clothes in case theirs get wet, and to bring a thermos of hot liquid to drink.
5. Teach employees how to respond
Your outdoor workers should know how to respond if someone is exhibiting signs of cold stress injury or illness that constitute a medical emergency. They should always call medical services; however, quick action can prevent injuries from getting worse or even save a co-worker’s life until professional help arrives.
Here’s how to respond to hypothermia while working in extremely cold weather, according to All One Health, a global leader in workplace physical and mental health:
- Request emergency medical assistance
- Move the victim into a warm room or shelter
- Remove any wet clothing
- Warm the center of the victim’s body first (chest, neck, head, and groin). You can use loose, dry layers of blankets, clothing, towels, or sheets.
- If the victim is conscious, warm beverages may help increase the body temperature, but do not give alcoholic beverages.
- After the victim’s body temperature has increased, keep the victim dry and wrapped in a warm blanket, including the head and neck.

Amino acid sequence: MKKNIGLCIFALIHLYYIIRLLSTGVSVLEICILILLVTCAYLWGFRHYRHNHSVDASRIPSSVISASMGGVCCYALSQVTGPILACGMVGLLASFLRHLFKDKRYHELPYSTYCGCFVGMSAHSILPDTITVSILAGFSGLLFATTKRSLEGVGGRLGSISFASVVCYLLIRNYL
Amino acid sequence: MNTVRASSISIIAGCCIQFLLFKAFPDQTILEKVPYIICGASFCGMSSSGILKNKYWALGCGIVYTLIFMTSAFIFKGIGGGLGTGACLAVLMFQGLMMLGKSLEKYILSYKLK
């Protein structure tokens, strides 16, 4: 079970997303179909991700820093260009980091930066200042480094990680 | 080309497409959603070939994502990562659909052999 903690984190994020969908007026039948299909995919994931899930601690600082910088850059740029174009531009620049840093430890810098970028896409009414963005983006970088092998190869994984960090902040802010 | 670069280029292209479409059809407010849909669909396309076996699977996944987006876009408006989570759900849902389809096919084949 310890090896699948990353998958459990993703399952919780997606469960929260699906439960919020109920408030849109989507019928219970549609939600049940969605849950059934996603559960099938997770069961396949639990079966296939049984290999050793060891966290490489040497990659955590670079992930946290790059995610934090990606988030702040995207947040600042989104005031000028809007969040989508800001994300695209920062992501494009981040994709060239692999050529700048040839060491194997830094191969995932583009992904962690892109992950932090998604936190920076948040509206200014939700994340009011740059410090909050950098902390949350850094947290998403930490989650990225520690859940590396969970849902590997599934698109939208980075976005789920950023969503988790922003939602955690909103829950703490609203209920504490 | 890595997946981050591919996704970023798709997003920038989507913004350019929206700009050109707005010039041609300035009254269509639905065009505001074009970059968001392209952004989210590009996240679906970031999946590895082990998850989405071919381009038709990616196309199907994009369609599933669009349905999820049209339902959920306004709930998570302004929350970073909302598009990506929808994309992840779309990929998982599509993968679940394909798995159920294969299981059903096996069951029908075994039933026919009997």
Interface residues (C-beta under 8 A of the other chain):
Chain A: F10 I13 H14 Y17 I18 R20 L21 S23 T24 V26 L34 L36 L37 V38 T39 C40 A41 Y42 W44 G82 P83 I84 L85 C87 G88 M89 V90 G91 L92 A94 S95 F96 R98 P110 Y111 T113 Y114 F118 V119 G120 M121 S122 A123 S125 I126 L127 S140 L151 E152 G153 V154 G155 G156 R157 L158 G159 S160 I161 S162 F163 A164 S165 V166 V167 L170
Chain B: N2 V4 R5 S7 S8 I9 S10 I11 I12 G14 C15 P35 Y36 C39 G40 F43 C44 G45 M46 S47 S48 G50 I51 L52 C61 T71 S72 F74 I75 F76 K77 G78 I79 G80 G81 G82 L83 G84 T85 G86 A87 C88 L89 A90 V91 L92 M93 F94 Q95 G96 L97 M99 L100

Frostbite (see signs and symptoms above) is also a medical emergency. A worker in this condition must go to the emergency room immediately. Don’t try to rewarm the skin if you can’t continue to keep it warm, since warming and then re-exposing the skin can cause more damage. Otherwise, get the worker to warm shelter and rewarm the skin by immersing it in warm – not hot – water. Use your elbow as a test of the water first. Do not rub or massage the skin.
Even though you can’t stop cold weather, snow, and ice, having a prevention and action plan in place goes a long way toward protecting you and your workers. Educating them about the hazards of working in cold environments, providing appropriate protective equipment, and fostering communication and awareness isn’t just the smart thing, it’s the right thing.